Adhemar da Silva Triple jump 15.15 11 Q 16.35 OR 1st, gold medalist(s)

Basketball[edit]

Preliminary round[edit]

Group D[edit]

TEAM PTS P W L PF PA
 Brazil 4 2 2 0 167 125
 Chile 3 2 1 1 137 134
 Australia 2 2 0 2 122 167
Chile  59–78  Brazil
Scoring by half: 34–39, 25–39
Brazil  89–66  Australia
Scoring by half: 50–35, 39–31

Quarterfinal[edit]

Group B[edit]

TEAM PTS P W L PF PA
 United States 6 3 3 0 283 150
 Soviet Union 5 3 2 1 208 209
 Bulgaria 4 3 1 2 182 224
 Brazil 3 3 0 3 192 282
Brazil  68–87  Soviet Union
Scoring by half: 28–37, 40–50
United States United States 113–51  Brazil
Scoring by half: 50–22, 63–29
Bulgaria Bulgaria 82–73  Brazil
Scoring by half: 38–36, 44–37

Classification 5–8[edit]

Chile Chile 64–89  Brazil
Bulgaria Bulgaria 64–52  Brazil

Boxing[edit]

Men
Athlete Event 1 Round 2 Round Quarterfinals Semifinals Final
Opposition
Result
Opposition
Result
Opposition
Result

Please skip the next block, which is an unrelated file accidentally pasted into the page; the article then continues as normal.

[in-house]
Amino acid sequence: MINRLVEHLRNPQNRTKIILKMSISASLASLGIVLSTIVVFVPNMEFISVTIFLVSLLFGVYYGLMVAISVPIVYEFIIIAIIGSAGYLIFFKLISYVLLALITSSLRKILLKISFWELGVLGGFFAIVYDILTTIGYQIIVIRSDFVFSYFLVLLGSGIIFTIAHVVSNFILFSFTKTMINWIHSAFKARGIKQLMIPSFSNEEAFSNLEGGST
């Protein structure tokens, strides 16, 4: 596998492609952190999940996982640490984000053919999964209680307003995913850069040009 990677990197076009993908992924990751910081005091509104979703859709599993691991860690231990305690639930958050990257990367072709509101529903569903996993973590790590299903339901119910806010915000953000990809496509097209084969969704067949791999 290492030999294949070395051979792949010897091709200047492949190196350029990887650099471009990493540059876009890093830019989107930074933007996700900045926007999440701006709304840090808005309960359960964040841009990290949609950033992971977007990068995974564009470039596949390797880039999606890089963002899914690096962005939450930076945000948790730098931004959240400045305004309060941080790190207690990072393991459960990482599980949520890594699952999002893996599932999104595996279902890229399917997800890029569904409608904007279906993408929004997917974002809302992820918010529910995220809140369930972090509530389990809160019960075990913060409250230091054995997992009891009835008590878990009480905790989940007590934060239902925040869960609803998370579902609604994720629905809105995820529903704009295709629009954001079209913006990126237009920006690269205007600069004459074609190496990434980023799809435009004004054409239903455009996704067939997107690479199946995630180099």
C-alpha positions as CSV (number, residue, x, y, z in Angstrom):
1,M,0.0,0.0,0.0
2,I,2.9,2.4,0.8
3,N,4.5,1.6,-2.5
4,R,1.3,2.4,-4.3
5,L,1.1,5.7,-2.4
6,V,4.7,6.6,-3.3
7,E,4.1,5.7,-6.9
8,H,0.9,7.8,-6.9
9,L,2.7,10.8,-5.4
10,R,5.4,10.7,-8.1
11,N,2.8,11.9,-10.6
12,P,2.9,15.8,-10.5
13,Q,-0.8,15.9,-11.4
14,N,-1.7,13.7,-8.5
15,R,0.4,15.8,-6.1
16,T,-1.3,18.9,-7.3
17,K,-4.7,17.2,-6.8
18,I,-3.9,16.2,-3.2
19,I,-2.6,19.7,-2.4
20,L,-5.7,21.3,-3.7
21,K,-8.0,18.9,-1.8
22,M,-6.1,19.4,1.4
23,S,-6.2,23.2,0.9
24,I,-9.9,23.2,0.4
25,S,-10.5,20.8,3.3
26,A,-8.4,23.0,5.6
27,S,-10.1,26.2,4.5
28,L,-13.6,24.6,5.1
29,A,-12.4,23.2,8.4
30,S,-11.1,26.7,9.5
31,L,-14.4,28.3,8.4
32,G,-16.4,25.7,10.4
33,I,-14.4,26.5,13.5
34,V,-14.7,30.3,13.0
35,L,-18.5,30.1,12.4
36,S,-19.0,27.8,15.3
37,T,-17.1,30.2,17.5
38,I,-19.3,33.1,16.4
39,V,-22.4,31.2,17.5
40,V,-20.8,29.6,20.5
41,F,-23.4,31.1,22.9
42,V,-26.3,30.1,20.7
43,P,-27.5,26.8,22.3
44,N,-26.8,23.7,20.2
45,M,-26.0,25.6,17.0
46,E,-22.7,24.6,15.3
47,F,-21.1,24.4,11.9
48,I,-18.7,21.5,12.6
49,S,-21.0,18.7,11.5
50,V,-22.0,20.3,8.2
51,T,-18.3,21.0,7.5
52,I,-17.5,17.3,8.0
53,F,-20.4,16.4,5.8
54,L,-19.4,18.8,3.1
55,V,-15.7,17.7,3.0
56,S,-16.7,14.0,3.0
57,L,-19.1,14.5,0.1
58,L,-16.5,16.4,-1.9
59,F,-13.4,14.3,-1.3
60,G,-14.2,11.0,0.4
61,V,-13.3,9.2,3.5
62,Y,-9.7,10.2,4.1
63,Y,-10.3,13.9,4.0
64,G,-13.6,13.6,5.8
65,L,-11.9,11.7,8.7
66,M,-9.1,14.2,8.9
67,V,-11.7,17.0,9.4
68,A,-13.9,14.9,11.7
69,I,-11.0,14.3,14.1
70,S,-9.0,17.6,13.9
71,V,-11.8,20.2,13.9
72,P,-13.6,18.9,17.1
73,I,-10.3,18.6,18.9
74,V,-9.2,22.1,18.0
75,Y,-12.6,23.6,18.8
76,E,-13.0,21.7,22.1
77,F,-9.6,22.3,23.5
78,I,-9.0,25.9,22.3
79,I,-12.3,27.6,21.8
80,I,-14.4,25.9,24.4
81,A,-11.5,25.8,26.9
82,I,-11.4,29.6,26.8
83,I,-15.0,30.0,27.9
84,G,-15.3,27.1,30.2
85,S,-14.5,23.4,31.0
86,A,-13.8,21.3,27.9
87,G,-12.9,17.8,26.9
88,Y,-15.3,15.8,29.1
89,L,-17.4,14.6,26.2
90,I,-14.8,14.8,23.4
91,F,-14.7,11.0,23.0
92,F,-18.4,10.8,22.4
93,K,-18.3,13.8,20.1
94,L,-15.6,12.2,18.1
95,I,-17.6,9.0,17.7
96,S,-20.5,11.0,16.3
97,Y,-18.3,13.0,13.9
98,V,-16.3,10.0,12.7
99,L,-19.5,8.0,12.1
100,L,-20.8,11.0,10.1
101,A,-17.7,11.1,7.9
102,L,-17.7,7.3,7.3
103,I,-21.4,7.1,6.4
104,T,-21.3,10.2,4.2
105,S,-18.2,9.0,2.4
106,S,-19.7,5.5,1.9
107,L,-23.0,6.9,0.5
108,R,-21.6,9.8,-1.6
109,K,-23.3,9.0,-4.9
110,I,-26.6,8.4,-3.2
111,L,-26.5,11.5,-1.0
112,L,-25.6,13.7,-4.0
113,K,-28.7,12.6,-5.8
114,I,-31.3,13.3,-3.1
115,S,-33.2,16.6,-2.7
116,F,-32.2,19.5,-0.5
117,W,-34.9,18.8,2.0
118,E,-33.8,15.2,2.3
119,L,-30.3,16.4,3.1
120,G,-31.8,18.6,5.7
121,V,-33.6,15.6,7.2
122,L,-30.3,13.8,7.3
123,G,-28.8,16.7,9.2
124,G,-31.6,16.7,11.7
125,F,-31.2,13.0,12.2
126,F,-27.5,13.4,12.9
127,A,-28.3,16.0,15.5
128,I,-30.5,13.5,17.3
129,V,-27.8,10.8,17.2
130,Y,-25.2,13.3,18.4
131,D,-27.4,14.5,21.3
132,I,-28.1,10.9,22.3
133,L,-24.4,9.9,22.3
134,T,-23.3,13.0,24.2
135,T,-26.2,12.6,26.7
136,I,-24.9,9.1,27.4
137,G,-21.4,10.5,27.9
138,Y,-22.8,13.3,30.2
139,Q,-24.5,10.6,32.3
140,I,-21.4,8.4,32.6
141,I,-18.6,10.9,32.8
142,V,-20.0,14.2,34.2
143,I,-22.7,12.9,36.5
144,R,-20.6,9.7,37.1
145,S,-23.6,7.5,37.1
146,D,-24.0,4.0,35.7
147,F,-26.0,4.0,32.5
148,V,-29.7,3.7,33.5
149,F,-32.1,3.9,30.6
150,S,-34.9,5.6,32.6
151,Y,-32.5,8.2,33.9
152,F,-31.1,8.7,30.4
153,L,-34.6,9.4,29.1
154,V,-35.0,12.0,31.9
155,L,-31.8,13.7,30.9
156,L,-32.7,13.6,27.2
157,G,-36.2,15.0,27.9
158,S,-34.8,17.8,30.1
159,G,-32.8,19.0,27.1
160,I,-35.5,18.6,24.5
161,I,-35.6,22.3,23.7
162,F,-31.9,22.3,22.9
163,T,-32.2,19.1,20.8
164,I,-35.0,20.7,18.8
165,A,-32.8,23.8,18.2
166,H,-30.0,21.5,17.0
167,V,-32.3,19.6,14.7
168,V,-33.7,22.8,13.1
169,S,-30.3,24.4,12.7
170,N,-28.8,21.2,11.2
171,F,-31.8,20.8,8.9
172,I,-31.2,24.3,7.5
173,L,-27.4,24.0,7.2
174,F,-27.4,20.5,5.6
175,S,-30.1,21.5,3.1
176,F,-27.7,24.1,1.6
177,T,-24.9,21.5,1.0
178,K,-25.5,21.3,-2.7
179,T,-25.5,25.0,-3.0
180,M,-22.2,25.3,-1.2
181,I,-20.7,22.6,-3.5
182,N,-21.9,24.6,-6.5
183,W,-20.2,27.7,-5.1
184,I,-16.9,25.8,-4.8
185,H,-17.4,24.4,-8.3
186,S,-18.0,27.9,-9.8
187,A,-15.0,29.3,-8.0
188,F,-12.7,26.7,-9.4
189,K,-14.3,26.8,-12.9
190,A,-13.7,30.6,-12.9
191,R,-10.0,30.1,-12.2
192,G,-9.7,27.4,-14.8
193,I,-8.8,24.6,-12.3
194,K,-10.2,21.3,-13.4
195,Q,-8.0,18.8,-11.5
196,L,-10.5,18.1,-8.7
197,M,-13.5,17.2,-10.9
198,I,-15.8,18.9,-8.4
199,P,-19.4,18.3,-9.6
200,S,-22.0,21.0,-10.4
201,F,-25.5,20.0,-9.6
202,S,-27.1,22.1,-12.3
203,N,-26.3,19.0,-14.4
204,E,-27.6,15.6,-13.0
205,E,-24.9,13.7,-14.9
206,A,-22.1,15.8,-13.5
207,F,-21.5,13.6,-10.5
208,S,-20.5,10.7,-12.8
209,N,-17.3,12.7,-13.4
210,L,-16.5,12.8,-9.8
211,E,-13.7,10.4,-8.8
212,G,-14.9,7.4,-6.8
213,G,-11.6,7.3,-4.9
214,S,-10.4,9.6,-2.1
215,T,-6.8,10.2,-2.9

Opposition
Result
Opposition
Result
Rank
Eder Jofre Bantamweight BYE  Thein Myint (MYA)
L PTS
 Claudio Barrientos (CHI)
L PTS
Did not advance 5
Celestino Pinto Light-Welterweight  Leopold Potesil (AUT)
L PTS
Did not advance

Cycling[edit]

Track[edit]

1000m time trial
Athlete Event Time Rank
Anísio Argenton Time trial 1:12.7 9
Men's Sprint
Athlete Event Heats Repechage 1 Repechage Finals Quarterfinals Semifinals Final
Time
Speed (km/h)
Rank Opposition
Time
Speed (km/h)
Opposition
Time
Speed (km/h)
Opposition
Time
Speed (km/h)
Opposition
Time
Speed (km/h)
Rank
Anísio Argenton Sprint  Romanov (URS)
 Shardelow (RSA)
L
 Mitchell (TTO)
 Markus (CAN)